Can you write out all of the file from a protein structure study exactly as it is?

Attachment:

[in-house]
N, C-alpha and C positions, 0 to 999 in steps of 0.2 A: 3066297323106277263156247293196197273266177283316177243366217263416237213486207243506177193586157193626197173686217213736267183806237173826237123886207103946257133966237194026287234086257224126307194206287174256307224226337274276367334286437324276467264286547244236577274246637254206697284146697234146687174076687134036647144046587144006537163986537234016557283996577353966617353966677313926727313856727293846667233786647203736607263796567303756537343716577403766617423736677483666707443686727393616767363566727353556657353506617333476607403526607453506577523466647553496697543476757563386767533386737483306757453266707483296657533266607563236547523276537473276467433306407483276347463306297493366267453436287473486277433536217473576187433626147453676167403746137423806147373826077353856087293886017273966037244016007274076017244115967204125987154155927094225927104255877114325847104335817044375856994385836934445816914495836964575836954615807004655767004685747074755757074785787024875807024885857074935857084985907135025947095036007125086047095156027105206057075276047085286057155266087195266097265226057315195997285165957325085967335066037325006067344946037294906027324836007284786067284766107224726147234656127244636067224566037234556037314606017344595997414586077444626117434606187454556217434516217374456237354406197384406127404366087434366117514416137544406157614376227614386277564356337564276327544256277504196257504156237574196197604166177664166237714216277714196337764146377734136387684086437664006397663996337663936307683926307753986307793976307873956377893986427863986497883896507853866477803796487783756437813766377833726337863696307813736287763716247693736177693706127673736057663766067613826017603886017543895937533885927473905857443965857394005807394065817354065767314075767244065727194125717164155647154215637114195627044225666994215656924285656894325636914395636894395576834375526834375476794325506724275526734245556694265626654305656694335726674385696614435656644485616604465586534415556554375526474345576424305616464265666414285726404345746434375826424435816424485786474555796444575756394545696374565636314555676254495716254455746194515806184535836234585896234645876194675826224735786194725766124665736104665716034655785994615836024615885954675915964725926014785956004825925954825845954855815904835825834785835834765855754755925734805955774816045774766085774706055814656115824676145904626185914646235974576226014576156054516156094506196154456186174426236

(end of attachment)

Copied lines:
[in-house]
N, C-alpha and C positions, 0 to 999 in steps of 0.2 A: 3066297323106277263156247293196197273266177283316177243366217263416237213486207243506177193586157193626197173686217213736267183806237173826237123886207103946257133966237194026287234086257224126307194206287174256307224226337274276367334286437324276467264286547244236577274246637254206697284146697234146687174076687134036647144046587144006537163986537234016557283996577353966617353966677313926727313856727293846667233786647203736607263796567303756537343716577403766617423736677483666707443686727393616767363566727353556657353506617333476607403526607453506577523466647553496697543476757563386767533386737483306757453266707483296657533266607563236547523276537473276467433306407483276347463306297493366267453436287473486277433536217473576187433626147453676167403746137423806147373826077353856087293886017273966037244016007274076017244115967204125987154155927094225927104255877114325847104335817044375856994385836934445816914495836964575836954615807004655767004685747074755757074785787024875807024885857074935857084985907135025947095036007125086047095156027105206057075276047085286057155266087195266097265226057315195997285165957325085967335066037325006067344946037294906027324836007284786067284766107224726147234656127244636067224566037234556037314606017344595997414586077444626117434606187454556217434516217374456237354406197384406127404366087434366117514416137544406157614376227614386277564356337564276327544256277504196257504156237574196197604166177664166237714216277714196337764146377734136387684086437664006397663996337663936307683926307753986307793976307873956377893986427863986497883896507853866477803796487783756437813766377833726337863696307813736287763716247693736177693706127673736057663766067613826017603886017543895937533885927473905857443965857394005807394065817354065767314075767244065727194125717164155647154215637114195627044225666994215656924285656894325636914395636894395576834375526834375476794325506724275526734245556694265626654305656694335726674385696614435656644485616604465586534415556554375526474345576424305616464265666414285726404345746434375826424435816424485786474555796444575756394545696374565636314555676254495716254455746194515806184535836234585896234645876194675826224735786194725766124665736104665716034655785994615836024615885954675915964725926014785956004825925954825845954855815904835825834785835834765855754755925734805955774816045774766085774706055814656115824676145904626185914646235974576226014576156054516156094506196154456186174426236